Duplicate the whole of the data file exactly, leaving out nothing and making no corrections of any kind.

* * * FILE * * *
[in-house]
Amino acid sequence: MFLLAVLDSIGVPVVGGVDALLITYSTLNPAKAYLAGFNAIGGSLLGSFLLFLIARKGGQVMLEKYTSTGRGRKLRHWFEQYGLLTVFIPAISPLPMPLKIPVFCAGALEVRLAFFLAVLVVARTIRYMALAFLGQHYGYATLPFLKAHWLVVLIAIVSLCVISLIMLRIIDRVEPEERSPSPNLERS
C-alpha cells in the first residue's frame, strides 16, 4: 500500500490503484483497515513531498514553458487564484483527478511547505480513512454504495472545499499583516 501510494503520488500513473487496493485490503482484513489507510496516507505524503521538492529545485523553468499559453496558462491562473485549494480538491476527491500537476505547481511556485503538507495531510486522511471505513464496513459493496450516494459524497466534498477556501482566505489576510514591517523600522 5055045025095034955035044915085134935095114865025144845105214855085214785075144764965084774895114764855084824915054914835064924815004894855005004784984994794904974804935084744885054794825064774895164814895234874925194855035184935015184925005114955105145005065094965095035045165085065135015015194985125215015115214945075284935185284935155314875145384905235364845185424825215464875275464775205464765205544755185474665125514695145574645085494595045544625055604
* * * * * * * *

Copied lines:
[in-house]
Amino acid sequence: MFLLAVLDSIGVPVVGGVDALLITYSTLNPAKAYLAGFNAIGGSLLGSFLLFLIARKGGQVMLEKYTSTGRGRKLRHWFEQYGLLTVFIPAISPLPMPLKIPVFCAGALEVRLAFFLAVLVVARTIRYMALAFLGQHYGYATLPFLKAHWLVVLIAIVSLCVISLIMLRIIDRVEPEERSPSPNLERS
C-alpha cells in the first residue's frame, strides 16, 4: 500500500490503484483497515513531498514553458487564484483527478511547505480513512454504495472545499499583516 501510494503520488500513473487496493485490503482484513489507510496516507505524503521538492529545485523553468499559453496558462491562473485549494480538491476527491500537476505547481511556485503538507495531510486522511471505513464496513459493496450516494459524497466534498477556501482566505489576510514591517523600522 5055045025095034955035044915085134935095114865025144845105214855085214785075144764965084774895114764855084824915054914835064924815004894855005004784984994794904974804935084744885054794825064774895164814895234874925194855035184935015184925005114955105145005065094965095035045165085065135015015194985125215015115214945075284935185284935155314875145384905235364845185424825215464875275464775205464765205544755185474665125514695145574645085494595045544625055604